7. during the course of an interference conducted under section 135 or section 291, another inventor involved therein establishes, to the extent permitted in section 104, that before such person’s invention thereof the invention was made by such other inventor and not abandoned, suppressed, or concealed, or before such person’s invention thereof, the invention was made in this country by another inventor who had not abandoned, suppressed, or concealed it. In determining priority of invention under this subsection, there shall be considered not only the respective dates of conception and reduction to practice of the invention, but also the reasonable diligence of one who was first to conceive and last to reduce to practice, from a time prior to conception by the other.

Important Dates

  • Date of invention (1)
    • Patent void if
      • known or used prior to this date by
        • others in U.S.
      • printed or patented
        • applicant
        • others foreign
  • 1 year prior to patent application (2)
    • Patent void if
      • printed or patented by
        • anyone U.S.
        • anyone foreign
      • public use or sale in
        • U.S.

Purpose & Intention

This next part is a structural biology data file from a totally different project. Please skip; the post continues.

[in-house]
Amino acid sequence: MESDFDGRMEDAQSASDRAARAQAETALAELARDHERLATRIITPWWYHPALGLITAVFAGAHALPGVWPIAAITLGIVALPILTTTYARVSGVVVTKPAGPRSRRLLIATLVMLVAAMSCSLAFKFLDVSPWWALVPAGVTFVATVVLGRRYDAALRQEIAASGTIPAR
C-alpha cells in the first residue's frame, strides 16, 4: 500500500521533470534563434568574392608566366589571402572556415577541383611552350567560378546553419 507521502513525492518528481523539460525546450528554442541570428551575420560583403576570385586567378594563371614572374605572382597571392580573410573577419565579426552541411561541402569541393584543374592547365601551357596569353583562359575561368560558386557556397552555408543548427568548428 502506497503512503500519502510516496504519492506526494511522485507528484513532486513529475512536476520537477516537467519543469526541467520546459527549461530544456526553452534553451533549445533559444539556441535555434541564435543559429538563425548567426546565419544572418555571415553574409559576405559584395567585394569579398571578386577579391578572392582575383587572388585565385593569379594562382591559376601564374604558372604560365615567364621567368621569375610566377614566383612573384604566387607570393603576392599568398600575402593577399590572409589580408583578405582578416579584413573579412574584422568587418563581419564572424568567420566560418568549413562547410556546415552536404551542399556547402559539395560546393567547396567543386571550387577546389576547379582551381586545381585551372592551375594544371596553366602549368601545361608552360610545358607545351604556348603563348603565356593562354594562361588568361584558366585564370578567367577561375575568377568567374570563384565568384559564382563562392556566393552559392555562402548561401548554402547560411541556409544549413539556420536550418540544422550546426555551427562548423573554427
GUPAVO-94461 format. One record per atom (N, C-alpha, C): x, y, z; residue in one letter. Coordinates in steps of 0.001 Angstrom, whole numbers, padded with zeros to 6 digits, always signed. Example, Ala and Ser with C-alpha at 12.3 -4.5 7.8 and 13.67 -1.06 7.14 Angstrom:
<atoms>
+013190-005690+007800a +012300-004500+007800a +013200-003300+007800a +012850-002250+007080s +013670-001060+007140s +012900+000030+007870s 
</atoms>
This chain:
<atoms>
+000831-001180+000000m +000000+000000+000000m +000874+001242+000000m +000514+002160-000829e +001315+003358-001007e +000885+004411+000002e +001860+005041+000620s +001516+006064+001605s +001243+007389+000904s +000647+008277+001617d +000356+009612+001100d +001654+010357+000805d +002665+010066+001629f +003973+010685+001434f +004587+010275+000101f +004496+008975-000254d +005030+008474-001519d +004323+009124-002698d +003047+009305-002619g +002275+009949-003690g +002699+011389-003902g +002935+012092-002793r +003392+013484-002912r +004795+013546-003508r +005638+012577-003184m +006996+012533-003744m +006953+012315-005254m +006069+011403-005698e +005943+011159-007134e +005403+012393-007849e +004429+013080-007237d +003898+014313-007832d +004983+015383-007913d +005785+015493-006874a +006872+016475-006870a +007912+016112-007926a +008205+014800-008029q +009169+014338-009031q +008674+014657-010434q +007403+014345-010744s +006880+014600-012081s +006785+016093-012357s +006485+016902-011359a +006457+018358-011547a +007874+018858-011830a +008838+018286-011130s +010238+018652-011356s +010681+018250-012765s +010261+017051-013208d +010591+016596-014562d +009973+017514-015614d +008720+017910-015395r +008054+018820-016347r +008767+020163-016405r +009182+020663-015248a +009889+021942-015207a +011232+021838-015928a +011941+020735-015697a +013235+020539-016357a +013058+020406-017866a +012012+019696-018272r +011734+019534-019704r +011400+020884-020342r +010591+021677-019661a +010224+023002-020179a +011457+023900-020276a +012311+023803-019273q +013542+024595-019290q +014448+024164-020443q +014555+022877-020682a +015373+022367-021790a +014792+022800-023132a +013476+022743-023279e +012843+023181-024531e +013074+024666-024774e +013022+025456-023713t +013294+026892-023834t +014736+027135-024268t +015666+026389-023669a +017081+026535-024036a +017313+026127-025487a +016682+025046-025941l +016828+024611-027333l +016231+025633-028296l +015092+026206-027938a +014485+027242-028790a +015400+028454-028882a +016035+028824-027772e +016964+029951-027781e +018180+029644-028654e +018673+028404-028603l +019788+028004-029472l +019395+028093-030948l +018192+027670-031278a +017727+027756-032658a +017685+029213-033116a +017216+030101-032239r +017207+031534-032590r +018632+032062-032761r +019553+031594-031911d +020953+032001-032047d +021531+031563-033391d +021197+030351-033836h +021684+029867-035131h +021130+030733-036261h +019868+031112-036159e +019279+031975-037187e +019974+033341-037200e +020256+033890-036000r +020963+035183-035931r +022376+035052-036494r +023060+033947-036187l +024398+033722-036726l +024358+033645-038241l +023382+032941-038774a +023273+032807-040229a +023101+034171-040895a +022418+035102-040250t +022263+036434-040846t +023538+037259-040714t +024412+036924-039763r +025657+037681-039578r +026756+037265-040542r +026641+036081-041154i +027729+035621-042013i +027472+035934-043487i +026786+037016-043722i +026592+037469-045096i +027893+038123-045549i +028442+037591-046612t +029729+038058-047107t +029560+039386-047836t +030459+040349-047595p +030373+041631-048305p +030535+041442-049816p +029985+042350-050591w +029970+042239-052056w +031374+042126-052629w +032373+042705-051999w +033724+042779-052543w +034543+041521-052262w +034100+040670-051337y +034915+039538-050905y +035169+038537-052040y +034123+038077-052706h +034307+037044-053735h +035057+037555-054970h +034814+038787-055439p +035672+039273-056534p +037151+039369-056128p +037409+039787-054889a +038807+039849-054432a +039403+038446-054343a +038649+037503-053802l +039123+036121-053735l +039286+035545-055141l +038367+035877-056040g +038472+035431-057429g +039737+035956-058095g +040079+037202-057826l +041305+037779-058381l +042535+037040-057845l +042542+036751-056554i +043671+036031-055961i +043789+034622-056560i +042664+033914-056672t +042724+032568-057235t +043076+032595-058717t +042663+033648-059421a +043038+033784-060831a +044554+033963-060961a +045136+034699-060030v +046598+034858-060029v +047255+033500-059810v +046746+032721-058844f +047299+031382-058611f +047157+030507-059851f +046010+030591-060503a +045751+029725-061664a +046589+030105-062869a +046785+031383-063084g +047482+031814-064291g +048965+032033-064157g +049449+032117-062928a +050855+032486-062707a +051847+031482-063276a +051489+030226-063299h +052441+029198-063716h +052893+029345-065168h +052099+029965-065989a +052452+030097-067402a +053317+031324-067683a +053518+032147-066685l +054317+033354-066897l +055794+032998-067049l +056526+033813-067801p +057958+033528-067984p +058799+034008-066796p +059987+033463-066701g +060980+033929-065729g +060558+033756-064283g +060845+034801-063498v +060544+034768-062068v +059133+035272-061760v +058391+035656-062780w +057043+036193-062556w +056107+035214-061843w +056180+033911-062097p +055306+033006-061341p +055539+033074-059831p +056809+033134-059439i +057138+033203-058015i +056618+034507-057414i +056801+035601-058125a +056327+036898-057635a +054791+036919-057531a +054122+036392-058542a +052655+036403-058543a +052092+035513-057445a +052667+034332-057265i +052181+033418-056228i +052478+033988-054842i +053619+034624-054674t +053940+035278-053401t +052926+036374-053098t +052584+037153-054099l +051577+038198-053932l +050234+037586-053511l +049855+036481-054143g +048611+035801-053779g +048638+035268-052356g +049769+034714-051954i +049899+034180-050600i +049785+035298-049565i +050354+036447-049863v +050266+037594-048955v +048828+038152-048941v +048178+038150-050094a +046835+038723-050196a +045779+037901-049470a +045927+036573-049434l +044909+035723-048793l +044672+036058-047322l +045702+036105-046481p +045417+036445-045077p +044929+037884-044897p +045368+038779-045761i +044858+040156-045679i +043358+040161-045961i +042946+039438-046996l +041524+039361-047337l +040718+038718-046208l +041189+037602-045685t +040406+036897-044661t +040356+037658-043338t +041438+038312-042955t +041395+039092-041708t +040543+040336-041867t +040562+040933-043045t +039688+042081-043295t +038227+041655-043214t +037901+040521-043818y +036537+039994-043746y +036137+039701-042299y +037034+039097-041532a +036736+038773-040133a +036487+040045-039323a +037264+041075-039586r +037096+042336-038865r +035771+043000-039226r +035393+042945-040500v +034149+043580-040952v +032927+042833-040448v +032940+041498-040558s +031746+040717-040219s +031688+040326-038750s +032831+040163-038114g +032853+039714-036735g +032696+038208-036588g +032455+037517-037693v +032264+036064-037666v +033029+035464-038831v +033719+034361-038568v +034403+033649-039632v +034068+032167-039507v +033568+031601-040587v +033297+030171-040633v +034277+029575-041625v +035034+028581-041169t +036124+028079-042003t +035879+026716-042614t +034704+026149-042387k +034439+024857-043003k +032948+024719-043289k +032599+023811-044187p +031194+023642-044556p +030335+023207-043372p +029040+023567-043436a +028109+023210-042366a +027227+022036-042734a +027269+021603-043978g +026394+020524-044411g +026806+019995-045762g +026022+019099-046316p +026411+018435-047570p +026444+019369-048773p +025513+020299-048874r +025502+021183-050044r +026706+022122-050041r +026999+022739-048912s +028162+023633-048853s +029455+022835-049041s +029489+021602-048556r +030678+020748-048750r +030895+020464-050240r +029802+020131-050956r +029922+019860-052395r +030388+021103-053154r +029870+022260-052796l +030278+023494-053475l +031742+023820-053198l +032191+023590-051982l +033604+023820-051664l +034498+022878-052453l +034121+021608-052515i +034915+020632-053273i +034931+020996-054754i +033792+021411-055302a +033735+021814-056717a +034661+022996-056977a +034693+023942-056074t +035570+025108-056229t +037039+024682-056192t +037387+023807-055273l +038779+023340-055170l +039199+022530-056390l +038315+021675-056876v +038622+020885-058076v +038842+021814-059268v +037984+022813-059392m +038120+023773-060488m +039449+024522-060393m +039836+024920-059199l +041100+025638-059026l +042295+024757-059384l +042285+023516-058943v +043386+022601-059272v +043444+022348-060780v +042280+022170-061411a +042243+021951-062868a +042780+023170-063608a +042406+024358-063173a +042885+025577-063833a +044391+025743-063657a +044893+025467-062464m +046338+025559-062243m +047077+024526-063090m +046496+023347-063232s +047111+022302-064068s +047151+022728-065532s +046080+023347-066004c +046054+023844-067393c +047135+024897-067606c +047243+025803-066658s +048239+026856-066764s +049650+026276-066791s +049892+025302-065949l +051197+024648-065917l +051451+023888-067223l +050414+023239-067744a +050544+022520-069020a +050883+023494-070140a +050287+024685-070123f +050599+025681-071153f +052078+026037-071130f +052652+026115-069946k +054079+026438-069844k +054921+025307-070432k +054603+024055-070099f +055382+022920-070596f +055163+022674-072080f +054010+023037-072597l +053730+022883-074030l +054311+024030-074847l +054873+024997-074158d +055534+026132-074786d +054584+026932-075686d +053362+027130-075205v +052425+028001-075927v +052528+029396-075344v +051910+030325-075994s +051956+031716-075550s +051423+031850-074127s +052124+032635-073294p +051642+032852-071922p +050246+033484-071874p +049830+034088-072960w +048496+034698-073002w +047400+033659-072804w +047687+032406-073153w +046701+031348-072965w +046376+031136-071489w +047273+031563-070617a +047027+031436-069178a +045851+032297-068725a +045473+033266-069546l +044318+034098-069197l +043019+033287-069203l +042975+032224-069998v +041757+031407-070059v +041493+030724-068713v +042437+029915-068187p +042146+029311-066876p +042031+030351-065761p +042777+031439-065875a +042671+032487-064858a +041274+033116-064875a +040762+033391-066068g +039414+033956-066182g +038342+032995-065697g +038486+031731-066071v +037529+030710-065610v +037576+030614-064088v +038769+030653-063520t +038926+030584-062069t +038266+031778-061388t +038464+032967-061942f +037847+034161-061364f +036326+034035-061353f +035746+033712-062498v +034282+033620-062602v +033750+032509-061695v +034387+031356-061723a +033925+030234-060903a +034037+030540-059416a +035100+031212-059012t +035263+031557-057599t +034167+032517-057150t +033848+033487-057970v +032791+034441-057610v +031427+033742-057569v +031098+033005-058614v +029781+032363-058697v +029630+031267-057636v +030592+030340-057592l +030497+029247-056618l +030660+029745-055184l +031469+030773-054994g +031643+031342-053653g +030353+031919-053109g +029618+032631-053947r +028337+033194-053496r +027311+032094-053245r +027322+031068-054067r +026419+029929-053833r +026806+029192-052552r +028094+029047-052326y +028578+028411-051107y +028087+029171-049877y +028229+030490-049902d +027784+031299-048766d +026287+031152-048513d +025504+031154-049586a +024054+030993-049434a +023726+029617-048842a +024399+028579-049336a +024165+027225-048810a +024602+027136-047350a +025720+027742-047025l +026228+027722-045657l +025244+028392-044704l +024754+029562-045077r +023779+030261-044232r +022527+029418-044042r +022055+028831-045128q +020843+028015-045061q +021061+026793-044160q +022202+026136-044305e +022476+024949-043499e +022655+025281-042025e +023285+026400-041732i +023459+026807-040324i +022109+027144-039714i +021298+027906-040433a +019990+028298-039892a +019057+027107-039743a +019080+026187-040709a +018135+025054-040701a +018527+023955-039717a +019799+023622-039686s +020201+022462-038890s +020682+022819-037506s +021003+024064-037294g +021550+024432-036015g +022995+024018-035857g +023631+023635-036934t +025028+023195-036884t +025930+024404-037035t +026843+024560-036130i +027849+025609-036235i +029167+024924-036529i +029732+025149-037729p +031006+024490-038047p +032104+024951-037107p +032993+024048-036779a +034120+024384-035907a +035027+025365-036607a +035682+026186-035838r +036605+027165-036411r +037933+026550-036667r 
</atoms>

• Prevent inventors from establishing a business advantage, profiting from it until competition arises, and then patenting the invention to squash competition and extend monopoly.

Egbert v. Lippmann

Patent

Improvement in corset springs

  • Allowed metal plates to move longitudinally, but not laterally, increasing flexibility while maintaining strength.
  • Invented by Samuel H. Barnes in 1866

Case

  • Appeal from the Circuit Court of the United States for the Southern District of New York.
  • The original letters bear date July 17, 1866, and were issued to Samuel H. Barnes.
    • The reissue was made to the complainant, under her then name, Frances Lee Barnes (Egbert), executrix (female executor of a will) of the original patentee, in 1873.
  • We have to consider whether the patented invention had, with the consent of the inventor, been publicly used for more than two years prior to his application for the original letters.